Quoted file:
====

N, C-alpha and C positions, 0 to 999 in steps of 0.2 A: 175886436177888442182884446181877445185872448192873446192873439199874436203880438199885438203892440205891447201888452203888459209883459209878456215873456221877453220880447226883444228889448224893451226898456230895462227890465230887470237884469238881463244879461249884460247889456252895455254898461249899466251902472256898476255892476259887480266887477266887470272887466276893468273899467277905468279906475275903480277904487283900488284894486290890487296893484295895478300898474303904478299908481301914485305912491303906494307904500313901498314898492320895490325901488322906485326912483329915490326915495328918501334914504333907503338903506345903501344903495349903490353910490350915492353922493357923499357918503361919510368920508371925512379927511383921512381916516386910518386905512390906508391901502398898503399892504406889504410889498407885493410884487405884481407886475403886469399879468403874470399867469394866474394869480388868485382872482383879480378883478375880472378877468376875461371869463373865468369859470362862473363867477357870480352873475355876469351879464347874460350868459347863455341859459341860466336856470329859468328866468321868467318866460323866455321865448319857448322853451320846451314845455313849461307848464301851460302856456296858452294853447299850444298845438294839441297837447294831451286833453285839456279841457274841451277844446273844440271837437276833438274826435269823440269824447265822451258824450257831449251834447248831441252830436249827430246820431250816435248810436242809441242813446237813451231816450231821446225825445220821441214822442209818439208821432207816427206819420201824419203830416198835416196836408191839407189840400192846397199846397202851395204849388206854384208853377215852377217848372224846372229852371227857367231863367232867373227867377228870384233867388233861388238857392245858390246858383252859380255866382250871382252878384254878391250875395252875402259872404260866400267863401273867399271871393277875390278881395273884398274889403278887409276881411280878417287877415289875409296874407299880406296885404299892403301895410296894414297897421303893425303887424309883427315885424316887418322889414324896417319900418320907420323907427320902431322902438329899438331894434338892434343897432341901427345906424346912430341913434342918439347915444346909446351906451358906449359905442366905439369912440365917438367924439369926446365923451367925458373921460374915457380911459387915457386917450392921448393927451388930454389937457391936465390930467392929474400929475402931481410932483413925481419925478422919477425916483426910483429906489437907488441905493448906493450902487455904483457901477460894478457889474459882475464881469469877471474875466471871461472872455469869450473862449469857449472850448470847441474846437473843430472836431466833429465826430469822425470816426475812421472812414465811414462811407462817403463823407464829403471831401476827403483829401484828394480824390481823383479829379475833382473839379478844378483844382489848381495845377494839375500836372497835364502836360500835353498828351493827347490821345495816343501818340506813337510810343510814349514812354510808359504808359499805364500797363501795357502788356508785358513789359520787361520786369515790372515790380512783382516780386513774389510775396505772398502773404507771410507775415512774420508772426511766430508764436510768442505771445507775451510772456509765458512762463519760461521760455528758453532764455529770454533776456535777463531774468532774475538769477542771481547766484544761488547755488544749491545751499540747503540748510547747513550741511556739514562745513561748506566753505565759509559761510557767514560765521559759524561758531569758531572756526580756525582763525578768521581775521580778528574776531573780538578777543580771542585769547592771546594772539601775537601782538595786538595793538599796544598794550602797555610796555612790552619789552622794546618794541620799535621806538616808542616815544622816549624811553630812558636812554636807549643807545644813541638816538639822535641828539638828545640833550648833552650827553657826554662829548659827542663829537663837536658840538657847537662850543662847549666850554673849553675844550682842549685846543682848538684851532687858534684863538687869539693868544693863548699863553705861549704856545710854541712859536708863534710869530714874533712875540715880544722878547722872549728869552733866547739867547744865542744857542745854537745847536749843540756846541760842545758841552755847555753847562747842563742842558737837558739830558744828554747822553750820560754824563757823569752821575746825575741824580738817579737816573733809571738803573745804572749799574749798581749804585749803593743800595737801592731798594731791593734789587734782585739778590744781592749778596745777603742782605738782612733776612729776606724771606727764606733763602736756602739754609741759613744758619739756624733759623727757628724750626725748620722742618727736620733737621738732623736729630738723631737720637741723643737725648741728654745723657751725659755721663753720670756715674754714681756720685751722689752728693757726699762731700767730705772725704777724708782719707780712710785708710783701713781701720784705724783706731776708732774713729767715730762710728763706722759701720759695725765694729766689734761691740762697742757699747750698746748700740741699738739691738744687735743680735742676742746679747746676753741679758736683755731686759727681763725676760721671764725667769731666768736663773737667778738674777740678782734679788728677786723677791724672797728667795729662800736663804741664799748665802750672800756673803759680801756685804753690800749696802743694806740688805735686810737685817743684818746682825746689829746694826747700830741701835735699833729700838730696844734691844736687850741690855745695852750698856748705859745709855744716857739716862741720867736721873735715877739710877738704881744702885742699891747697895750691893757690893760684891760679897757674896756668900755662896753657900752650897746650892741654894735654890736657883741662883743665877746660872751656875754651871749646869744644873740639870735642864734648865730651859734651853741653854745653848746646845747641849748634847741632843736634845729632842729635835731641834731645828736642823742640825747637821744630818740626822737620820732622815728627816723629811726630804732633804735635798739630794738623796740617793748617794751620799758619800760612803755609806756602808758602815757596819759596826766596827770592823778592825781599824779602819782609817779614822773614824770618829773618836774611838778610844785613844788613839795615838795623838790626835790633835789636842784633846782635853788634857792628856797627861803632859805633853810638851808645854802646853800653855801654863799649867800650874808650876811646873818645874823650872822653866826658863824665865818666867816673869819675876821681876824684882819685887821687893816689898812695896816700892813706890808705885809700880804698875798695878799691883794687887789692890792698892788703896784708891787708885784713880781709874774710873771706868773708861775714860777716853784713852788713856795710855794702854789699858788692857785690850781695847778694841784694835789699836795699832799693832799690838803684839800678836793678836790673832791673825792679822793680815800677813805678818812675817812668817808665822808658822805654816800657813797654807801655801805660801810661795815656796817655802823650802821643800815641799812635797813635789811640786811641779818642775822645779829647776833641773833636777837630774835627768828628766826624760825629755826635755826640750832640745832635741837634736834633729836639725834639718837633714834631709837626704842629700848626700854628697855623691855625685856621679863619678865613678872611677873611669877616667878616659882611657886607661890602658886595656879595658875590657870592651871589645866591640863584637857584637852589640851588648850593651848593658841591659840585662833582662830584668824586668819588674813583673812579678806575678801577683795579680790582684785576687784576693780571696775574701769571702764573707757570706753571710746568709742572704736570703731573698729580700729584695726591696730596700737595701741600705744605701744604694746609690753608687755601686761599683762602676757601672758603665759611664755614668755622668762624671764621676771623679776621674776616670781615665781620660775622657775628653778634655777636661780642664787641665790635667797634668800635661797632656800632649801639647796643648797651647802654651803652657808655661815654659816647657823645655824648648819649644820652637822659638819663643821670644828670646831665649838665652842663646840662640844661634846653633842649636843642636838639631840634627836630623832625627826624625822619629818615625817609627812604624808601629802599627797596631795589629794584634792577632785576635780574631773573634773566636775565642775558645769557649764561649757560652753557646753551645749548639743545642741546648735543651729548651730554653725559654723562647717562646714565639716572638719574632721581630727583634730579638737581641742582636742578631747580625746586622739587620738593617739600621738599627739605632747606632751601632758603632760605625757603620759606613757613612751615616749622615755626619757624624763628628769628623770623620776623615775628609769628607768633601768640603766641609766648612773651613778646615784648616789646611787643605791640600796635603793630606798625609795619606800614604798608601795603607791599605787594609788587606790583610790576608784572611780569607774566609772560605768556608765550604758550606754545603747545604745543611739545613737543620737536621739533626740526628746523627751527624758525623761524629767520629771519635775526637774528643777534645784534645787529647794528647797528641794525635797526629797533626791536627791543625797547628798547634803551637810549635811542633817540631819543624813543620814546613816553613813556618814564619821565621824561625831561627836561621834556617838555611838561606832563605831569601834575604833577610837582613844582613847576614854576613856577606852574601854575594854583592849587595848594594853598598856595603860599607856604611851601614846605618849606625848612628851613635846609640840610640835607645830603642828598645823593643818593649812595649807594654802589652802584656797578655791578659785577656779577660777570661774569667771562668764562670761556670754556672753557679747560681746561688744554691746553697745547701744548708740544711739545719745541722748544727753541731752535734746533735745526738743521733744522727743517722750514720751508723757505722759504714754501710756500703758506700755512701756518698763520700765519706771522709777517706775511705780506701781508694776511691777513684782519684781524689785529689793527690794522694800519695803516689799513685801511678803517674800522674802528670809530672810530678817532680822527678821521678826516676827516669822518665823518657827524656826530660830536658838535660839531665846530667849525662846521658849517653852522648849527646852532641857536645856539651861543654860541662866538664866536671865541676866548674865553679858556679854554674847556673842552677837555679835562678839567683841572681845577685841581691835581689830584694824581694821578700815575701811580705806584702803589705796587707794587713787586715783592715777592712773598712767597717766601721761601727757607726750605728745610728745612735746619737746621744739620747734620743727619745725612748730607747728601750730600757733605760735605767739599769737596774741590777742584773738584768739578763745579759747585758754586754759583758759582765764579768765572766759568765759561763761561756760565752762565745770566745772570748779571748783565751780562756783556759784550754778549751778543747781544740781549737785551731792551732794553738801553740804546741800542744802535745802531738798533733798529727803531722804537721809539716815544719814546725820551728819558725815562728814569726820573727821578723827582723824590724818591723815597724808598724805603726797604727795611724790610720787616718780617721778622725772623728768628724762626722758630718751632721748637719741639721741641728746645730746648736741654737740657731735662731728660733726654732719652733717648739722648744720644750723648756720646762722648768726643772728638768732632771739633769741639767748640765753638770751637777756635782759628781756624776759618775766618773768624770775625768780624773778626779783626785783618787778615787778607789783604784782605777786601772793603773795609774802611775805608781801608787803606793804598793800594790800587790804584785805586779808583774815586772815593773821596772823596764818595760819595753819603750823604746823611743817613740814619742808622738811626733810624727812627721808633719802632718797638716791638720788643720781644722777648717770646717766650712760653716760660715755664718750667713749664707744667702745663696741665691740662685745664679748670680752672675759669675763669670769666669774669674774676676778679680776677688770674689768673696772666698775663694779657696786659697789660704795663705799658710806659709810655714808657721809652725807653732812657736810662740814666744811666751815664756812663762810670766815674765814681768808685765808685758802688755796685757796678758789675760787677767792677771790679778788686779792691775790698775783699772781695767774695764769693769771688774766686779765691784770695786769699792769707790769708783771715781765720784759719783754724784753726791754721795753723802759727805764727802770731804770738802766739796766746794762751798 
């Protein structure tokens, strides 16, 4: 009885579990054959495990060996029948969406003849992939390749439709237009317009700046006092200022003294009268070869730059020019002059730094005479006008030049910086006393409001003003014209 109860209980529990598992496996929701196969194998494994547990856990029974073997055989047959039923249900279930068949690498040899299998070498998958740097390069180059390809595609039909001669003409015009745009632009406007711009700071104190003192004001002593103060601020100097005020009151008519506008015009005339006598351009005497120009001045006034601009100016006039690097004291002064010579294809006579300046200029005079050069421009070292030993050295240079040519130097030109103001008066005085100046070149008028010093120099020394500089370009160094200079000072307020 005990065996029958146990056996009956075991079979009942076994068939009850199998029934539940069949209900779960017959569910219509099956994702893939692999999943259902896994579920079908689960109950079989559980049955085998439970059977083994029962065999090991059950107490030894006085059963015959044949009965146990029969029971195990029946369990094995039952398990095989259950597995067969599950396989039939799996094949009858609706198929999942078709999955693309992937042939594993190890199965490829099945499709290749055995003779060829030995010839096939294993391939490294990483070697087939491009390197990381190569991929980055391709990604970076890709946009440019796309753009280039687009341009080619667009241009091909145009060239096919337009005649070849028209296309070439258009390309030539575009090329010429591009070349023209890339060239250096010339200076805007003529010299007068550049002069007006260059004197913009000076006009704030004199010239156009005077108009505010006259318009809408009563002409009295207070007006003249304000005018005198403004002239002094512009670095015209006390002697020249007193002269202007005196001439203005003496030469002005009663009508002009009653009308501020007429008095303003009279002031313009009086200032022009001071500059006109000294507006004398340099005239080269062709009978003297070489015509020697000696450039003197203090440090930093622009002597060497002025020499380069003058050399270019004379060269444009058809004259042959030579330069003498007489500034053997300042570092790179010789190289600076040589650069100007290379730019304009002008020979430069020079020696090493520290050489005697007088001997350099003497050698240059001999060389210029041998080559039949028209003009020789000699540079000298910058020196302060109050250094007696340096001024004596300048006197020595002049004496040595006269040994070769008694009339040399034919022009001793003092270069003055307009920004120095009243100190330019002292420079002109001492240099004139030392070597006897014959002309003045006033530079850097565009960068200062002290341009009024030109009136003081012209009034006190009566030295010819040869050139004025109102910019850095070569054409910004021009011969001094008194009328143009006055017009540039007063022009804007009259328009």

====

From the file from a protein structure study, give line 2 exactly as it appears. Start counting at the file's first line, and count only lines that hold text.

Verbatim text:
């Protein structure tokens, strides 16, 4: 009885579990054959495990060996029948969406003849992939390749439709237009317009700046006092200022003294009268070869730059020019002059730094005479006008030049910086006393409001003003014209 109860209980529990598992496996929701196969194998494994547990856990029974073997055989047959039923249900279930068949690498040899299998070498998958740097390069180059390809595609039909001669003409015009745009632009406007711009700071104190003192004001002593103060601020100097005020009151008519506008015009005339006598351009005497120009001045006034601009100016006039690097004291002064010579294809006579300046200029005079050069421009070292030993050295240079040519130097030109103001008066005085100046070149008028010093120099020394500089370009160094200079000072307020 005990065996029958146990056996009956075991079979009942076994068939009850199998029934539940069949209900779960017959569910219509099956994702893939692999999943259902896994579920079908689960109950079989559980049955085998439970059977083994029962065999090991059950107490030894006085059963015959044949009965146990029969029971195990029946369990094995039952398990095989259950597995067969599950396989039939799996094949009858609706198929999942078709999955693309992937042939594993190890199965490829099945499709290749055995003779060829030995010839096939294993391939490294990483070697087939491009390197990381190569991929980055391709990604970076890709946009440019796309753009280039687009341009080619667009241009091909145009060239096919337009005649070849028209296309070439258009390309030539575009090329010429591009070349023209890339060239250096010339200076805007003529010299007068550049002069007006260059004197913009000076006009704030004199010239156009005077108009505010006259318009809408009563002409009295207070007006003249304000005018005198403004002239002094512009670095015209006390002697020249007193002269202007005196001439203005003496030469002005009663009508002009009653009308501020007429008095303003009279002031313009009086200032022009001071500059006109000294507006004398340099005239080269062709009978003297070489015509020697000696450039003197203090440090930093622009002597060497002025020499380069003058050399270019004379060269444009058809004259042959030579330069003498007489500034053997300042570092790179010789190289600076040589650069100007290379730019304009002008020979430069020079020696090493520290050489005697007088001997350099003497050698240059001999060389210029041998080559039949028209003009020789000699540079000298910058020196302060109050250094007696340096001024004596300048006197020595002049004496040595006269040994070769008694009339040399034919022009001793003092270069003055307009920004120095009243100190330019002292420079002109001492240099004139030392070597006897014959002309003045006033530079850097565009960068200062002290341009009024030109009136003081012209009034006190009566030295010819040869050139004025109102910019850095070569054409910004021009011969001094008194009328143009006055017009540039007063022009804007009259328009």